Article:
They’re not as classily designed nor so immaculately finished as the stands that come with the Focal Sopra No.1, but we’re talking about a different price point here.
I mostly listened to the B&W 805 D3 hooked up to Leema Acoustics amplification via Atlas Mavros cables. The source was either vinyl on a Rega RP8 or Clearaudio Performance DC, or digital tracks through a Chord Hugo TT.
My first impressions from listening to the 805 D3 were that the sound was clean. Super-clean. There’s a crisp accuracy from those diamond domes, in particular. They aren’t as immediately sweet and enchanting as Focal’s beryllium tweeters; instead, they cut a path to the heart of the music, no messing. Where the Focal Sopra models deliver songs on honey-slicked rails, these B&Ws are all Teflon-coated efficiency.
That’s not to say that one method of treble delivery is necessarily better than the other. If clinical precision matters hugely to you, the 805 D3 will neatly slice tracks open like the sonic scalpel you’ve always craved. They also carve out a soundstage with pinpoint imaging.
The treble and mid-range really come into their own with richly textured electronica. Massive Attack’s glorious Mezzanine is a real treat through these, with every drumbeat and snarl fizzing through the air towards you. Similarly with Yeasayer's Amen & Goodbye – the agility and attack through the upper mid-range and high frequencies on "I Am Chemistry" are just incredible.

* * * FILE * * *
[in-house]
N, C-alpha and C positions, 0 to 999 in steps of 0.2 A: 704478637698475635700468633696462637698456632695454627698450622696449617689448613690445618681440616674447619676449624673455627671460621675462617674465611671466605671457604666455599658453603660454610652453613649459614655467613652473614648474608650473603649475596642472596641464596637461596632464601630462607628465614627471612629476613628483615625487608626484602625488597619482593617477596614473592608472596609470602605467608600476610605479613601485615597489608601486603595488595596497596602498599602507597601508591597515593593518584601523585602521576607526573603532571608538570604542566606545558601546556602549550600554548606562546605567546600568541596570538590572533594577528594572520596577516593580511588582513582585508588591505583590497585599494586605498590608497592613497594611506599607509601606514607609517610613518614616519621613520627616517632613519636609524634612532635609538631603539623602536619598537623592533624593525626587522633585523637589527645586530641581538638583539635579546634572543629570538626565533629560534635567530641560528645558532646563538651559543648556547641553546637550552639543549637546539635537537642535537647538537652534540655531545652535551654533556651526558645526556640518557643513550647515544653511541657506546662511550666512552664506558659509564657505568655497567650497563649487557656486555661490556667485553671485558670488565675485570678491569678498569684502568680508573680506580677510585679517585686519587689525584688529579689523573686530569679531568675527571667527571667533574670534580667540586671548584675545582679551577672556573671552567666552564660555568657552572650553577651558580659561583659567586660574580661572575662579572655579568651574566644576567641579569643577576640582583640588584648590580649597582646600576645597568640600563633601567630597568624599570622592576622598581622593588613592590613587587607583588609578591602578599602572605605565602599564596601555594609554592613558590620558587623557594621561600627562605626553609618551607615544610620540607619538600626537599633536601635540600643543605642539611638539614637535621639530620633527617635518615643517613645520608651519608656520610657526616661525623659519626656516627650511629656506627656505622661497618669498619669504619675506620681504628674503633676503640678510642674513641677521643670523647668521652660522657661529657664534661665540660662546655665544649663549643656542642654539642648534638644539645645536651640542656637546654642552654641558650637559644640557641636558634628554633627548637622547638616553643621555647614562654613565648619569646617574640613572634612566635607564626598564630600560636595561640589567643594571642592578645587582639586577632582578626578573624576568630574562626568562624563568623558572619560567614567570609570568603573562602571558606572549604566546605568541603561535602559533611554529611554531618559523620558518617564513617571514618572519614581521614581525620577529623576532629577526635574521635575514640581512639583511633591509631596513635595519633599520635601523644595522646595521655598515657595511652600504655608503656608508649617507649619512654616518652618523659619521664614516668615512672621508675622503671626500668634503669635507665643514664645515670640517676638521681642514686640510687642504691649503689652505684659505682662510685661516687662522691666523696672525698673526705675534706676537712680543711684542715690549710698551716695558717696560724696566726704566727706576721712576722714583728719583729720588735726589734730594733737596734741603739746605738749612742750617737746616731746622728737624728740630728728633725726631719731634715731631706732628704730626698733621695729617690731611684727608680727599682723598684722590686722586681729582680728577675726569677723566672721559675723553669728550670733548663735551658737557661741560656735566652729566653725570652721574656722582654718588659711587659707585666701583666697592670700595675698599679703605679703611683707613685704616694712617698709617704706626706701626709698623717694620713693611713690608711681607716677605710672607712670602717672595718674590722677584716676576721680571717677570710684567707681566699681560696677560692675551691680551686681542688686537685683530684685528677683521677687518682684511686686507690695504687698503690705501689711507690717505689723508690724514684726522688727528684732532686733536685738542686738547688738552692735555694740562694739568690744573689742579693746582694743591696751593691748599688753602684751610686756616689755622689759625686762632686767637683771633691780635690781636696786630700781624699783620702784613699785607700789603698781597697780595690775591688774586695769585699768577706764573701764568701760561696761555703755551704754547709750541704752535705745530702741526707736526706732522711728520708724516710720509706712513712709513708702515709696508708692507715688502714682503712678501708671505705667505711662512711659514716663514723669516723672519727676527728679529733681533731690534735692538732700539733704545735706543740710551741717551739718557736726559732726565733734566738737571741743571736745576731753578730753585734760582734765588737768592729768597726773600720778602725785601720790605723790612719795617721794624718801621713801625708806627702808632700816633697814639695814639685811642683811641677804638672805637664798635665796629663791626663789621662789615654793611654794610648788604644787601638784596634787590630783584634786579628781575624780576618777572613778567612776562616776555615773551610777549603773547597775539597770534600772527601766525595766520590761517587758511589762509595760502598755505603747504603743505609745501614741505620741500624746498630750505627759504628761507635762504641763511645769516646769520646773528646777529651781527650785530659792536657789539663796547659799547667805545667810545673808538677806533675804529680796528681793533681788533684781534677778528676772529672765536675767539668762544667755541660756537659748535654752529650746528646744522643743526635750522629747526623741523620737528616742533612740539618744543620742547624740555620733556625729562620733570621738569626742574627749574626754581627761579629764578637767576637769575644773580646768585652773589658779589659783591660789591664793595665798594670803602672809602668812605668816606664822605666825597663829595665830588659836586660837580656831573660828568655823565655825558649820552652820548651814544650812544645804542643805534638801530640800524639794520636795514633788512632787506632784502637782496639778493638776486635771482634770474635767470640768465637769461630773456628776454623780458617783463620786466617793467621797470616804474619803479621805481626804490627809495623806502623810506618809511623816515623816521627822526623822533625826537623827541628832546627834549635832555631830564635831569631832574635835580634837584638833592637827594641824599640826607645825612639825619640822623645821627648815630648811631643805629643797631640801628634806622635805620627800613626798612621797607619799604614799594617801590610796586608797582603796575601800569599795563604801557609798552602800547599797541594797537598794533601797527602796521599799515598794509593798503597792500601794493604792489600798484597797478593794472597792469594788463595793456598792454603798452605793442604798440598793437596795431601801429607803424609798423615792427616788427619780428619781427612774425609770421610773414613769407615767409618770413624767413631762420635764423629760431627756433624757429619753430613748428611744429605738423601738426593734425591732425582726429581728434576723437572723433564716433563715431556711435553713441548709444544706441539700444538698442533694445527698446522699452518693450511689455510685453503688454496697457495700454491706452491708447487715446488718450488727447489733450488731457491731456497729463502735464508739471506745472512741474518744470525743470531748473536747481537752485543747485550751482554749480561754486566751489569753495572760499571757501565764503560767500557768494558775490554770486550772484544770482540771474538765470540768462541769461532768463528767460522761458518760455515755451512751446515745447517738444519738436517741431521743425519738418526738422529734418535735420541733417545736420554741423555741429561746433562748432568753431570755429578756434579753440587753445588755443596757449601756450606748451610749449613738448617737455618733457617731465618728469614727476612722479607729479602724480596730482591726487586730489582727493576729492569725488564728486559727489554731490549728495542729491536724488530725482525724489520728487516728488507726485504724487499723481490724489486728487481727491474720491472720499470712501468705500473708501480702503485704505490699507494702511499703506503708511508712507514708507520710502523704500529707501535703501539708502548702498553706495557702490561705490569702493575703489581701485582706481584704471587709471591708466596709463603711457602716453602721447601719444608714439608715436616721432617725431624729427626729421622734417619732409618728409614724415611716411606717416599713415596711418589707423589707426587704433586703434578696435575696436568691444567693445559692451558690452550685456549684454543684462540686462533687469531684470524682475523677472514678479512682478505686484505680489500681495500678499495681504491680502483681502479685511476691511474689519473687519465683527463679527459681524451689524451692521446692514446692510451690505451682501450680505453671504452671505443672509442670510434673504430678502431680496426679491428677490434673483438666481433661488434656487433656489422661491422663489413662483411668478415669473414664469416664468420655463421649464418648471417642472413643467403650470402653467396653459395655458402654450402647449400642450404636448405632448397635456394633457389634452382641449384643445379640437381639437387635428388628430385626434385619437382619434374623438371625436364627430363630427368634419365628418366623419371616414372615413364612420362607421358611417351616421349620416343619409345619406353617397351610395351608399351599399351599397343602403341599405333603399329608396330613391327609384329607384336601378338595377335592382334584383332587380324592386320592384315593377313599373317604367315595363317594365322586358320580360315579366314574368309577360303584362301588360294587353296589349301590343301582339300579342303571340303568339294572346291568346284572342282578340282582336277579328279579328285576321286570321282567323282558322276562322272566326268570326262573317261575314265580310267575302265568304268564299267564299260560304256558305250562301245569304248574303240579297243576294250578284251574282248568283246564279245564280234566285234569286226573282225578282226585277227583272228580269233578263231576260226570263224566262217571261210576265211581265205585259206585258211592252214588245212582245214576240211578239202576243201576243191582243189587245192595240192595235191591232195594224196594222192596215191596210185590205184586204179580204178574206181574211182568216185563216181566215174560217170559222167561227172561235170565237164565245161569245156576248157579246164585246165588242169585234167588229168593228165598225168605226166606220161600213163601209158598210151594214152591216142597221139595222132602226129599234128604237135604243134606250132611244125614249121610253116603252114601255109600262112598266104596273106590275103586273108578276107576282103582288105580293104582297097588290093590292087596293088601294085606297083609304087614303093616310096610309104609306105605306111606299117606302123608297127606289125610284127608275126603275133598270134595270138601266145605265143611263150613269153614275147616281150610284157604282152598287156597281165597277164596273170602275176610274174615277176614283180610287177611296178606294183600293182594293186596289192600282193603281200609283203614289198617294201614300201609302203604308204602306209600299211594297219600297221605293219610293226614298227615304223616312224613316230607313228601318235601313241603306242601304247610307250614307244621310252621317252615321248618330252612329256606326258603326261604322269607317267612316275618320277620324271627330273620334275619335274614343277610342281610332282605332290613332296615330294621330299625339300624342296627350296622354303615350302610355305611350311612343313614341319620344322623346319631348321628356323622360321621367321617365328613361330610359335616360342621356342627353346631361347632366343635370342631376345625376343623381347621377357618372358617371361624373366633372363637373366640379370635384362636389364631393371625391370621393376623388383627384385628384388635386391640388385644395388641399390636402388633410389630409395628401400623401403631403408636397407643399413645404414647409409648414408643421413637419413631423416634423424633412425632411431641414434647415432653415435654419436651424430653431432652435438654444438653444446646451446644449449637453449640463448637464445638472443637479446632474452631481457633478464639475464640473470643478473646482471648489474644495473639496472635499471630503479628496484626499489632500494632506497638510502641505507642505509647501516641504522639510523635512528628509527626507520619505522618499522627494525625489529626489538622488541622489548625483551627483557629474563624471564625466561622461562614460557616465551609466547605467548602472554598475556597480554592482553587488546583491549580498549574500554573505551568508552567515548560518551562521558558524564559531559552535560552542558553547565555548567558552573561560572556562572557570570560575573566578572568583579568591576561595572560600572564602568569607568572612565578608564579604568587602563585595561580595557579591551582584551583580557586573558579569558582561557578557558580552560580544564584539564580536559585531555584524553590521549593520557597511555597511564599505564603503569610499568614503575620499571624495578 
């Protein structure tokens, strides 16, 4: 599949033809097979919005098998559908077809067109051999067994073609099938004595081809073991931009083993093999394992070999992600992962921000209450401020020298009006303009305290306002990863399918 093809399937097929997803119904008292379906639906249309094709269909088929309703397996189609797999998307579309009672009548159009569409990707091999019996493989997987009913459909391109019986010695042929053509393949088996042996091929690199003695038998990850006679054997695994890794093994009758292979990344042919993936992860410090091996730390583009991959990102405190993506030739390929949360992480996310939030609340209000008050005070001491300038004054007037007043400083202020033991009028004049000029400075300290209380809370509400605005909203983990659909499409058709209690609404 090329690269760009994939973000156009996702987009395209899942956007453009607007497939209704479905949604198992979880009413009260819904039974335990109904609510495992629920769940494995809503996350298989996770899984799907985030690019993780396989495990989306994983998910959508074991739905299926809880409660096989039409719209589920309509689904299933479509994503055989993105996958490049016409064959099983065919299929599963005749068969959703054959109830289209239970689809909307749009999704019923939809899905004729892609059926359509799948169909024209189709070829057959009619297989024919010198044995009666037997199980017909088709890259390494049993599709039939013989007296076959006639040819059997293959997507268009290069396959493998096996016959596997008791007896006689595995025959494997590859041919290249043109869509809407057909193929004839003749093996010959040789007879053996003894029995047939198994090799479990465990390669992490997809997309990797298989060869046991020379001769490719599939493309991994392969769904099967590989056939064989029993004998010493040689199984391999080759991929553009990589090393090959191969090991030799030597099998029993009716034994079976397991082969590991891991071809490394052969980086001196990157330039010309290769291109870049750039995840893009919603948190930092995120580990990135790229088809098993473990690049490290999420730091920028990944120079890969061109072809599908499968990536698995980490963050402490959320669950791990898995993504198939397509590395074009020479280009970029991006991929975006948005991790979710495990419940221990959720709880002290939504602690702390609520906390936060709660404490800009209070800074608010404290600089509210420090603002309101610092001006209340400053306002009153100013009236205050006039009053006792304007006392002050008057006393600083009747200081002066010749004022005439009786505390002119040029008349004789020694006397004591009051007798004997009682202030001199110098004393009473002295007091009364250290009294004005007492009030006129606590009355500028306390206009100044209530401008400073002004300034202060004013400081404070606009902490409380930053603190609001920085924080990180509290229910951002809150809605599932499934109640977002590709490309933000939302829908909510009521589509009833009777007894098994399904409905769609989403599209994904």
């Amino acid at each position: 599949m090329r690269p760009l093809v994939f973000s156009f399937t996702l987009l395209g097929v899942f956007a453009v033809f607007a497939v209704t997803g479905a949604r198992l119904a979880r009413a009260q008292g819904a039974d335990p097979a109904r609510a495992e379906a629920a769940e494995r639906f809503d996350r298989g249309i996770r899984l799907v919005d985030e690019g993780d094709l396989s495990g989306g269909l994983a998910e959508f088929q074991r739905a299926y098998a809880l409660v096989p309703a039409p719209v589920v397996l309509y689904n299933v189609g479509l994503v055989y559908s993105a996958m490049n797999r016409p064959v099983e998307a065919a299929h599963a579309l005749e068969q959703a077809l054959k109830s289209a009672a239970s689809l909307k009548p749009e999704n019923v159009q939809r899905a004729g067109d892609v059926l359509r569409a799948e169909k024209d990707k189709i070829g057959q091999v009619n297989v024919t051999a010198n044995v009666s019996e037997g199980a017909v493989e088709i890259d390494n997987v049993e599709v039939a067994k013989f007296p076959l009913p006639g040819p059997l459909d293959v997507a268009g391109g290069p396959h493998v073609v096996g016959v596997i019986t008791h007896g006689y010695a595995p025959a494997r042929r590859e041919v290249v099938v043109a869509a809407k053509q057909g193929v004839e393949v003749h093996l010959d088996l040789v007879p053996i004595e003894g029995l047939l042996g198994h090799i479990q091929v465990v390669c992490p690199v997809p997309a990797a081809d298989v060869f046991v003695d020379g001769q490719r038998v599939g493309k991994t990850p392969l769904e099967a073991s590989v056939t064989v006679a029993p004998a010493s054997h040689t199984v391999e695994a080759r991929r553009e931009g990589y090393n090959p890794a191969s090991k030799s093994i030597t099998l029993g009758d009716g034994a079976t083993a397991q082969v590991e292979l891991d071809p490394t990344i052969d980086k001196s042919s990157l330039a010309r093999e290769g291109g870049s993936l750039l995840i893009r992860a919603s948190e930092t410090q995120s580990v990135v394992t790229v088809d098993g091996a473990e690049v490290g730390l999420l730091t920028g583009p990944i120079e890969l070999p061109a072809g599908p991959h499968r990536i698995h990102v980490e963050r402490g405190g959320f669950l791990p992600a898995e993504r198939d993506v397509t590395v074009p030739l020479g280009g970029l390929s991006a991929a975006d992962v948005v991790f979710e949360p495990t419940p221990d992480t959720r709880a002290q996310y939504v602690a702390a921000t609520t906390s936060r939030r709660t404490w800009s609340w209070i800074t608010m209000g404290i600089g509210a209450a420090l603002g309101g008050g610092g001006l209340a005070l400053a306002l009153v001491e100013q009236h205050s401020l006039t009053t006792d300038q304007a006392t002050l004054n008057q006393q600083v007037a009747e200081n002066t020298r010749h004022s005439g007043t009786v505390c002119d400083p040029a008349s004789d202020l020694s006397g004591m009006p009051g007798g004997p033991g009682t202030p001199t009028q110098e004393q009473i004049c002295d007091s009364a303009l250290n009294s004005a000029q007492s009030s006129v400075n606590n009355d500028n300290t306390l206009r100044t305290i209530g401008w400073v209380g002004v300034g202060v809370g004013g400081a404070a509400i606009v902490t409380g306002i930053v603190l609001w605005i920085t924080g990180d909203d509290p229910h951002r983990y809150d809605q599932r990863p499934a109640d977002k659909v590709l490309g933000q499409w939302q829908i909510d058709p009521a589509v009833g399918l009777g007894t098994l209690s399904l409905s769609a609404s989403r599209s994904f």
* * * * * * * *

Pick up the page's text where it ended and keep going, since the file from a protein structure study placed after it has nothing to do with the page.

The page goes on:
Personally, though, I’d sacrifice just a tiny bit of that diamond sparkle for a little warmth to help convey more emotional intimacy with gentler acoustic tracks.
What you obviously won’t get from cabinets this small, and with a single driver handling mid-range and bass duties, is earth-shaking bottom end. The bass that's pumped out is tight and nicely controlled, and causes very little distortion, but it’s definitely on the lean side. While Mezzanine’s upper-frequency texturing sounded remarkable through the B&W 805 D3, there was very little down low to bolster it.
The front porting means you can try pushing the 805 D3 back pretty close to a wall for a little bass reinforcement, but I really didn’t hear much benefit from doing so. On the plus side, I didn’t find it harmed the mid-range performance to sit them close to a wall – they were affected far more by the amount of toe-in than by placement.
If you’re after a pair of stand-mounters that take clarity and agility to a whole new level, the 805 D3 should probably be top of your list for an audition. The treble from those diamond tweeters really is amazingly crisp and clean, and helps to weave such a precisely imaged soundstage.
However, even for their size they have a rather lean bass. If you listen to thumping electronica more than classical and acoustic recordings, you should look elsewhere. The Dali Epicon 2 are a worthy, slightly cheaper alternative, but finding the extra cash for the Focal Sopra No.1 will take you into another league.
Beautiful speakers for a small room, with outstanding imaging precision and clarity. But not for bass-heads.